Jhat is claimed is:
l. A gauging mechanism for comprising a supporting structure, first and 0nd alined gauging elements, a receiving station for tapered elements, each of said gauge elements having a feeler engaging the tapered ele ment at spaced locations, a shaft in the first of said gauge elements rotatable in response to Movement of its feeler, a sleeve shaft within the econd gauge element rotatable in response to movement of its feeler, the first of said shafts passing through the sleeve shaft, pointer fingers mounted on each of said shafts, a calibrated dial mounted on and forming a part of the second gauge element, said pointer fingers adapted to be separately rotated over said calibrated dial whereby separate readings may be simultaneoushad of the size of the tapered element at the spaced locations and scale means attached to one of said finger pointers whereby the degree of taper of the tapered element may be simultaneously read on said scale means along with the tapered element sizes in the spaced locations.
2. A gauge for conical shaped objects comprising a supporting structure, a nesting block mounted on said supporting structure and adapted to receive said conical objects, first and second gauge elements carried by said supporting structure in a position diametrically opposed from said nesting block, each of said first and second gauge elements having respective feeler members adapted to engage the conical objects at spaced points thereof for determining the variations in the diameters of the conical objects at these spaced locations, the first of said gauge elements having a shaft extending outwardly therefrom and rotatable in response to movement of its feeler, the second of said gauge elements having a tubular sleeve rotatable gauge, said first shaft telescoping through the sleeve shaft, a calibrated indicating dial mounted on said second gauge element, and pointer fingers than as neces itapered elements mounted on each of said shafts and operable individually over the dial on the second gauge, one of said finger pointers provided with an arcuate scale concentric with the calibrated scale on the indicating dial whereby the diameters of the conical objects at the spaced locations of the feelers may be simultaneously viewed on the calibrated dial and the degree of taper between the two diameters of the conical objects may be simultaneously viewed on the arcuate concentric scale carried on one of said finger pointers.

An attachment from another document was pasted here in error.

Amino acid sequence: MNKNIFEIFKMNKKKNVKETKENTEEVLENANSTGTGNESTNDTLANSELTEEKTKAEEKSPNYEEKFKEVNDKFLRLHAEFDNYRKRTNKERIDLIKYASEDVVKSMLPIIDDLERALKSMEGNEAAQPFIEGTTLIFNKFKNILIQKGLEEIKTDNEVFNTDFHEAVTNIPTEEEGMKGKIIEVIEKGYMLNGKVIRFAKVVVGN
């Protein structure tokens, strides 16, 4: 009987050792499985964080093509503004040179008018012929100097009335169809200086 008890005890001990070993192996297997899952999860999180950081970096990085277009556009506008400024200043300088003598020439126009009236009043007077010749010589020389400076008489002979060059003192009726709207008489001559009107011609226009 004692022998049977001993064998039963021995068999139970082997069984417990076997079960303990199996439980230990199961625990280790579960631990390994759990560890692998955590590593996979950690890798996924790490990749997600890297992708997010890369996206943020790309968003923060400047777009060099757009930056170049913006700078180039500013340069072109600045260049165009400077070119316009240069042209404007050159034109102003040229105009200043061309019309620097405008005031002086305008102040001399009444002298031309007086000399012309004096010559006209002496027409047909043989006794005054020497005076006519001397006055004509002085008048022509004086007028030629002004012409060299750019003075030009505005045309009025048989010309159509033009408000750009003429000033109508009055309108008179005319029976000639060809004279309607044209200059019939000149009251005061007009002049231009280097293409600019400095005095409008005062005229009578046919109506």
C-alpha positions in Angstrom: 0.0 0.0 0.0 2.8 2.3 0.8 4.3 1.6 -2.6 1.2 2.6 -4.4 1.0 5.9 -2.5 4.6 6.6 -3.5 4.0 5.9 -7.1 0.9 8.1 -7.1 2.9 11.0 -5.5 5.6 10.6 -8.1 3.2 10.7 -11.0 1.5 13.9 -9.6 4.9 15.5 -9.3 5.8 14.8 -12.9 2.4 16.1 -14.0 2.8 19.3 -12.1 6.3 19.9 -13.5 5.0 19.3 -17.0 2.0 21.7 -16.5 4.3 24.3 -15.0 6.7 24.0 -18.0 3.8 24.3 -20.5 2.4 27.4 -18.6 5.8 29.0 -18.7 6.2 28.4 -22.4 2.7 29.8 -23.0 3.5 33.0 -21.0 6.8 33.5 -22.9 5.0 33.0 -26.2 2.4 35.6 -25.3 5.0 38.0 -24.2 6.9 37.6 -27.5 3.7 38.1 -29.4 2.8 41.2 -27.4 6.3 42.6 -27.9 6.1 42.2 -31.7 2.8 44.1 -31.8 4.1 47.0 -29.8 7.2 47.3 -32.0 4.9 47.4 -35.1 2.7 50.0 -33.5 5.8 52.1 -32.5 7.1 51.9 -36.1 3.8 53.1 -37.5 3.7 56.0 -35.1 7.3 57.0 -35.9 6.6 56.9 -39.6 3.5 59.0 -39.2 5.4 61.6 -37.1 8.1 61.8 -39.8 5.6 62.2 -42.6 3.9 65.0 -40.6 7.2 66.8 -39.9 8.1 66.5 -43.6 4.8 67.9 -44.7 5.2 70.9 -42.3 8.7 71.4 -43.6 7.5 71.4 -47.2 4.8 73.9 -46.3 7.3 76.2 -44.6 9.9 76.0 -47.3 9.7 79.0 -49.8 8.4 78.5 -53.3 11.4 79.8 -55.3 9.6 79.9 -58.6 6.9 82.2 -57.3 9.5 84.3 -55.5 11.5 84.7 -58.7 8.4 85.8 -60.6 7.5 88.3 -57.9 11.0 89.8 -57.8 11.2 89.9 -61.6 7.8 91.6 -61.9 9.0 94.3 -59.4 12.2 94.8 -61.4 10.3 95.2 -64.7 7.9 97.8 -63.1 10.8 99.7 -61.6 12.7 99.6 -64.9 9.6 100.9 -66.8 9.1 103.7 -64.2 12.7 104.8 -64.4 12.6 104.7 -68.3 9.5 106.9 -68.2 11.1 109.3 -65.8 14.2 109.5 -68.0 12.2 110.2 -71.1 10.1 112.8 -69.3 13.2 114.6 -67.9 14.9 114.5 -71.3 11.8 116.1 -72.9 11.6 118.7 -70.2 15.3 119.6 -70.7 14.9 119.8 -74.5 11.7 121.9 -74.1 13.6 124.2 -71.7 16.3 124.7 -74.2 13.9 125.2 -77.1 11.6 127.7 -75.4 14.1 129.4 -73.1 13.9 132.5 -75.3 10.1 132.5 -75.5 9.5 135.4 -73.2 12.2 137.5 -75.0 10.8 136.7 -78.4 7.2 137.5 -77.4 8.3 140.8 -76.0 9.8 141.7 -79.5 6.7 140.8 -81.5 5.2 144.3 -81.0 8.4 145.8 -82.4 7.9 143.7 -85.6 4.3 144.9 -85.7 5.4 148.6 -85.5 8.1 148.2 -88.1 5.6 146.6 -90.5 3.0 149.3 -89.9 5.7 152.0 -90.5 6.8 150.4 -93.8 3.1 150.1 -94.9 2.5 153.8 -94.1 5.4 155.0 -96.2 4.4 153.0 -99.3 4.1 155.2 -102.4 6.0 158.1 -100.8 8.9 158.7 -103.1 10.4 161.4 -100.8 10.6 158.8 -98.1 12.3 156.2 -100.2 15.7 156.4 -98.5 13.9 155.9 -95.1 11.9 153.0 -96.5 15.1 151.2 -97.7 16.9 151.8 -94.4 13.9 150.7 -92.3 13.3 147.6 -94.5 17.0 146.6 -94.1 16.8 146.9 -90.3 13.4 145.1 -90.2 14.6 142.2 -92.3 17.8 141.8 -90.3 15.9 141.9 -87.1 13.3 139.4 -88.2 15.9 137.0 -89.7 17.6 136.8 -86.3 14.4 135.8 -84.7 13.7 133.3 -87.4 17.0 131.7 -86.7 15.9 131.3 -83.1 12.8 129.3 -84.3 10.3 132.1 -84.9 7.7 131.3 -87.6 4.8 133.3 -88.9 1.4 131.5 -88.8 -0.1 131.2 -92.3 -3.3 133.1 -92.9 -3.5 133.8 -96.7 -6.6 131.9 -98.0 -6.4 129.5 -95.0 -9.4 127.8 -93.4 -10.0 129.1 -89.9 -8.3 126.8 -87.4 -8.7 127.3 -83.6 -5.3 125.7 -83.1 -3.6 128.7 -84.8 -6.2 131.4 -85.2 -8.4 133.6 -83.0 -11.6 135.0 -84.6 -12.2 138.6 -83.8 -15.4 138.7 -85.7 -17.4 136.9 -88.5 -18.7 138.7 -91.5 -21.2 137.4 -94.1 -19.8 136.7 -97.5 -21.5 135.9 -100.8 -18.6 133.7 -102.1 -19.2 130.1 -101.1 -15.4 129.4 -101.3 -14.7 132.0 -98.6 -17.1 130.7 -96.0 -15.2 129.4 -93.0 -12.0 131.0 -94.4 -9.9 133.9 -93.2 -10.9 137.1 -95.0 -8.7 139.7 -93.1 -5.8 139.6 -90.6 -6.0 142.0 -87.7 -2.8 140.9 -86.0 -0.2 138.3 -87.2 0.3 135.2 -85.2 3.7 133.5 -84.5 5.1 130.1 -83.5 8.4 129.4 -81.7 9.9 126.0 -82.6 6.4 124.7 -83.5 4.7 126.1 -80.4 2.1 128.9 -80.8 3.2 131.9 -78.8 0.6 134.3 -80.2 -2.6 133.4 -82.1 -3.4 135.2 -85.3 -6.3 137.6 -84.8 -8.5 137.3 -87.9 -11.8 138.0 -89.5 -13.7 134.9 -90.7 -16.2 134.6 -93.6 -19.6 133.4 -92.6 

3. A device as set forth in claim 2 in which the arcuate scale is provided with portions extending to both sides of the carrying finger pointer and the arcuate scale is inscribed with a zero at the point of crossing the carrying finger pointer and inscribed with consecutive numbers upwardly on both oppositely extending portions of said scale corresponding to the calibrations of the calibrated dial of the second gauge element.
4. A device as set forth in claim 3 in which the counterbalancing weight is provided on the tubular shaft diametrically opposite the finger pointer and scale it carries.
KENNETH T. SNOW.
REFERENCES CITED The following references are of record in the file of this patent:
UNITED STATES PATENTS Number Name Date 711,521 Parmelee Oct. 21, 1902 764,759 Owen July 12, 1904 1,643,570 Bartholdy Sept. 27, 1927 2,016,420 Engst Oct. 8, 1935 2,103,688 Milntin Dec. 28, 1937 2,124,960 Waring July 26, 1938 2,427,152 Moore Sept. 9, 1947 FOREIGN PATENTS Number Country Date 235,507 England June 18, 1925